There were some pretty significant hits as well. Isaiah Thomas, last year’s Mr. Irrelevant (Kings, No. 60), is being talked about as the point guard of the future in Sacramento, possibly making Tyreke Evans available. Thomas averaged 11.5 PPG and 4.1 APG in almost 26 minutes last year and was a second-team All-Rookie selection. Andrew Goudelock (Lakers, No. 46) played huge minutes for the Lakers down the stretch. Chandler Parsons (Rockets, No. 38) was an important piece for Houston, starting 57 games and averaging 9.5 PPG. He, too, was a second-team All-Rookie selection, and the Rockets thought enough of Parsons to have him as their representative at the 2012 Draft Lottery (Although, Parsons wasn’t much luck; Houston had the longest odds to win and will be selecting 14th). And Lavoy Allen (Sixers, No. 50) turned his 4.1 PPG in the regular season into 6.3 PPG during the post season for the surprising Sixers. There’s talent to be found in the second round, and the Wiz have opportunity to find an impact player in this deep draft.
But will they? That’s the question that seems to linger with teams choosing in the second round. Of the 30 selections in the second round last year, only 10 didn’t change hands at some point – it was 11 in 2010, and seven in 2009. Teams, as a rule, don’t stay put in that round. They often move those picks during the season, but they also typically sell them before the draft for cash considerations (money that a team can use to offset the luxury tax), or to move up in the first round, or to select a guy and stash overseas for a few years. Those options are all on the table for the Wizards.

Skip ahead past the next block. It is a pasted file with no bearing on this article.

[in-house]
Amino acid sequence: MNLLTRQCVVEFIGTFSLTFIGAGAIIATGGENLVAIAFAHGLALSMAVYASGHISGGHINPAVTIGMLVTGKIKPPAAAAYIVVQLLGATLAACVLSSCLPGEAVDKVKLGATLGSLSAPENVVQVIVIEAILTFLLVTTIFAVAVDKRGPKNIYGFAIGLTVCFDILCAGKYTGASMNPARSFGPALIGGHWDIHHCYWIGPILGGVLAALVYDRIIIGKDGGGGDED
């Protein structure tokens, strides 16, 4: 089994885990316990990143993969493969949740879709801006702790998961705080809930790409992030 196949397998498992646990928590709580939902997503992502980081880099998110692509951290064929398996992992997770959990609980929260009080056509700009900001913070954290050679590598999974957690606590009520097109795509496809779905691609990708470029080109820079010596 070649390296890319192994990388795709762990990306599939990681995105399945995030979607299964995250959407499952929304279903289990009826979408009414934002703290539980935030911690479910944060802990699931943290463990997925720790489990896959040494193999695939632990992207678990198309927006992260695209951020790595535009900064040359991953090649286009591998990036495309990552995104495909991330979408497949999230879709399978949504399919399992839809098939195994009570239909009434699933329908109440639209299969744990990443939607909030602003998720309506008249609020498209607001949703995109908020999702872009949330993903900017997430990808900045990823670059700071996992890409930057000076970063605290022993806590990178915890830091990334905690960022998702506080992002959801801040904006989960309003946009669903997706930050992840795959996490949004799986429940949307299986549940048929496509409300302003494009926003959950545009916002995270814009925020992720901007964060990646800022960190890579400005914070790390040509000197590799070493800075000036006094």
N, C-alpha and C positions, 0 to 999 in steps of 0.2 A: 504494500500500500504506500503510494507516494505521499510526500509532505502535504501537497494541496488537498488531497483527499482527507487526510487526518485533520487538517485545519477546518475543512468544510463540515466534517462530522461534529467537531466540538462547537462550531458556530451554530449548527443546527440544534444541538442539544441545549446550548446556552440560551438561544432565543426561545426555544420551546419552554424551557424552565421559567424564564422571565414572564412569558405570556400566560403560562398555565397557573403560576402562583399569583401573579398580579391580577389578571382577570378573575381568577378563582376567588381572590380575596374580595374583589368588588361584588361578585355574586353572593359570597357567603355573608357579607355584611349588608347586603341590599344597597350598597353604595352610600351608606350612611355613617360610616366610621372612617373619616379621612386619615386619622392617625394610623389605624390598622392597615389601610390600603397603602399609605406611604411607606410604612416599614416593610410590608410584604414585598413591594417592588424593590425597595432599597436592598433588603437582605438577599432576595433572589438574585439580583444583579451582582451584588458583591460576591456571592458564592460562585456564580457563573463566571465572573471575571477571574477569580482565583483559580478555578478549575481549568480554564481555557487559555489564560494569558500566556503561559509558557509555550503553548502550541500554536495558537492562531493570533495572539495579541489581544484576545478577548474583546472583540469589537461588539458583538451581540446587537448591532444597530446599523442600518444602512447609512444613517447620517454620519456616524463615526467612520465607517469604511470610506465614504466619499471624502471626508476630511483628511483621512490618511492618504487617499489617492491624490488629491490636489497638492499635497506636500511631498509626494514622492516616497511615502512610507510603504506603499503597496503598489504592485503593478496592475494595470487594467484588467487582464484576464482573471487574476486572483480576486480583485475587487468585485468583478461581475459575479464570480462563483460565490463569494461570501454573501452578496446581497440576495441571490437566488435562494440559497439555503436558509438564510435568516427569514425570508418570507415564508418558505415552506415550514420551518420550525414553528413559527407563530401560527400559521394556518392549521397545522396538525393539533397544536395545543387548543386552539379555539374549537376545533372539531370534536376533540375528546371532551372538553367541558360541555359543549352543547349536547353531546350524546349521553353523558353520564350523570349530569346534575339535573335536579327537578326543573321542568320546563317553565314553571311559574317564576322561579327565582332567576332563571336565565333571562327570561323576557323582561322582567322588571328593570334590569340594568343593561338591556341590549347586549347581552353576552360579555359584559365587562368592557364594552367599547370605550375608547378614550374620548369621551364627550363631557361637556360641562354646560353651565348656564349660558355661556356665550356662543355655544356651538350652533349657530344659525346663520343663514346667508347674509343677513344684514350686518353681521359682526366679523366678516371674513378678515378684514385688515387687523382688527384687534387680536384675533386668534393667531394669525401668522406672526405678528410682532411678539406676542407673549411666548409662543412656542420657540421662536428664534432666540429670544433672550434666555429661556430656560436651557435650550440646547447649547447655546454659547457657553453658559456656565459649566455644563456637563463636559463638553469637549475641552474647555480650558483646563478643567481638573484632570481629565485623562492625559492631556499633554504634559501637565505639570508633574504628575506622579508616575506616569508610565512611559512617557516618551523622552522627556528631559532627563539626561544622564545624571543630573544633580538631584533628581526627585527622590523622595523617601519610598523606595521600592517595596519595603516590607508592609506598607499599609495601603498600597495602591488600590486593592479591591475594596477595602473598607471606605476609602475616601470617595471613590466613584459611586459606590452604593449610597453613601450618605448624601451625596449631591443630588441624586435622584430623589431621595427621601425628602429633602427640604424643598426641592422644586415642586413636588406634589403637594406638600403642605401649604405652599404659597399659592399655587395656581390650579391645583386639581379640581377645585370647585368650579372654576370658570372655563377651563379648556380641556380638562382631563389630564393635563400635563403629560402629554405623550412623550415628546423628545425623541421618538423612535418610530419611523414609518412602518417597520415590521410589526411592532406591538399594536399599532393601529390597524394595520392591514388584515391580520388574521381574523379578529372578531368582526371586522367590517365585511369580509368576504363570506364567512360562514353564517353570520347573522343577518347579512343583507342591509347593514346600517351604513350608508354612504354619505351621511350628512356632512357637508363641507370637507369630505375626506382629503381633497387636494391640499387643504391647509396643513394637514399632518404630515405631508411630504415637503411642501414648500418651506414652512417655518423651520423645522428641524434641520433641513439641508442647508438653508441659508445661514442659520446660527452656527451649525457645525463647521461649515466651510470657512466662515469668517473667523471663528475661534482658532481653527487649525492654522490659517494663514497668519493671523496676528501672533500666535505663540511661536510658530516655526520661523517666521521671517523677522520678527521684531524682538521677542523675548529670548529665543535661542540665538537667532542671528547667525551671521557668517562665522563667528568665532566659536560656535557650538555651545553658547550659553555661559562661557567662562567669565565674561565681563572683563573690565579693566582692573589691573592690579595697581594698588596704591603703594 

By selling their pick, if last year is any indication, the team could earn around $4 million for the 32nd pick (the Bobcats sold last year’s 39th overall pick to Golden State for $3 million), and around $700,000 for the 46th selection (what the Hornets got from the Knicks for Josh Harrellson at No. 45). Would Leonsis and Grunfeld consider it? The Wizards aren’t really anywhere close to being a luxury tax team, so the odds of them flat-out selling the pick, I would imagine, are fairly low (although they might want to offset an amnesty or a buyout). They could package the two picks and move into the first round, or even trade them off for future second rounders if they can’t find a player in their spot that they love. There really haven’t been many players tied to the Wizards towards the back end of the first round. I’m not so certain that they have someone they’re in love with, but they have options.